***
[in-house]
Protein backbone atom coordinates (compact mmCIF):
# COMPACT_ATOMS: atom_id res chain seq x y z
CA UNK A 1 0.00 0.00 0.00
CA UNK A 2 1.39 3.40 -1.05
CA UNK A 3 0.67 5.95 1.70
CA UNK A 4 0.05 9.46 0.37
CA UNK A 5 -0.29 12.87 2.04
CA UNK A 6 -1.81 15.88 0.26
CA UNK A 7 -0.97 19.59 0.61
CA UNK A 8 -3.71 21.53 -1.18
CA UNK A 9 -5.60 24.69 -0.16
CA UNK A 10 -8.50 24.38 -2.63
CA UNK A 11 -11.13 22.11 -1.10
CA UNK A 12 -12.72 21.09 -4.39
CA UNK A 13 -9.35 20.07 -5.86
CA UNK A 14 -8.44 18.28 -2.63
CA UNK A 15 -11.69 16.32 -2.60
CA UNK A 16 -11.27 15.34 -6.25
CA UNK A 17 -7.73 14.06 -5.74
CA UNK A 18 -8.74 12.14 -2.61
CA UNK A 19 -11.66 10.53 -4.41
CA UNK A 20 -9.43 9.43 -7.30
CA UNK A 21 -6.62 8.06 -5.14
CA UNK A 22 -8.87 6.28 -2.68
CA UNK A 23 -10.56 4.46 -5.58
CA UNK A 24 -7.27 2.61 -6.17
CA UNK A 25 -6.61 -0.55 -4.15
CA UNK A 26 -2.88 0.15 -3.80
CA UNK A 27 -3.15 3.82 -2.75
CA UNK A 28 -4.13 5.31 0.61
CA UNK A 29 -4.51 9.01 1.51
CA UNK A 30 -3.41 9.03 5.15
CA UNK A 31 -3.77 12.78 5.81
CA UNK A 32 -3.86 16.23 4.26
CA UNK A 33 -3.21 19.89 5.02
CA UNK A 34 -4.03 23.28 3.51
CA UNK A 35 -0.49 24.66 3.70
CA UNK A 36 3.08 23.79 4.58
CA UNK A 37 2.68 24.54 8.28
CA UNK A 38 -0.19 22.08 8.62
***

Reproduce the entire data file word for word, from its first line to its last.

[in-house]
Protein backbone atom coordinates (compact mmCIF):
# COMPACT_ATOMS: atom_id res chain seq x y z
CA UNK A 1 0.00 0.00 0.00
CA UNK A 2 1.39 3.40 -1.05
CA UNK A 3 0.67 5.95 1.70
CA UNK A 4 0.05 9.46 0.37
CA UNK A 5 -0.29 12.87 2.04
CA UNK A 6 -1.81 15.88 0.26
CA UNK A 7 -0.97 19.59 0.61
CA UNK A 8 -3.71 21.53 -1.18
CA UNK A 9 -5.60 24.69 -0.16
CA UNK A 10 -8.50 24.38 -2.63
CA UNK A 11 -11.13 22.11 -1.10
CA UNK A 12 -12.72 21.09 -4.39
CA UNK A 13 -9.35 20.07 -5.86
CA UNK A 14 -8.44 18.28 -2.63
CA UNK A 15 -11.69 16.32 -2.60
CA UNK A 16 -11.27 15.34 -6.25
CA UNK A 17 -7.73 14.06 -5.74
CA UNK A 18 -8.74 12.14 -2.61
CA UNK A 19 -11.66 10.53 -4.41
CA UNK A 20 -9.43 9.43 -7.30
CA UNK A 21 -6.62 8.06 -5.14
CA UNK A 22 -8.87 6.28 -2.68
CA UNK A 23 -10.56 4.46 -5.58
CA UNK A 24 -7.27 2.61 -6.17
CA UNK A 25 -6.61 -0.55 -4.15
CA UNK A 26 -2.88 0.15 -3.80
CA UNK A 27 -3.15 3.82 -2.75
CA UNK A 28 -4.13 5.31 0.61
CA UNK A 29 -4.51 9.01 1.51
CA UNK A 30 -3.41 9.03 5.15
CA UNK A 31 -3.77 12.78 5.81
CA UNK A 32 -3.86 16.23 4.26
CA UNK A 33 -3.21 19.89 5.02
CA UNK A 34 -4.03 23.28 3.51
CA UNK A 35 -0.49 24.66 3.70
CA UNK A 36 3.08 23.79 4.58
CA UNK A 37 2.68 24.54 8.28
CA UNK A 38 -0.19 22.08 8.62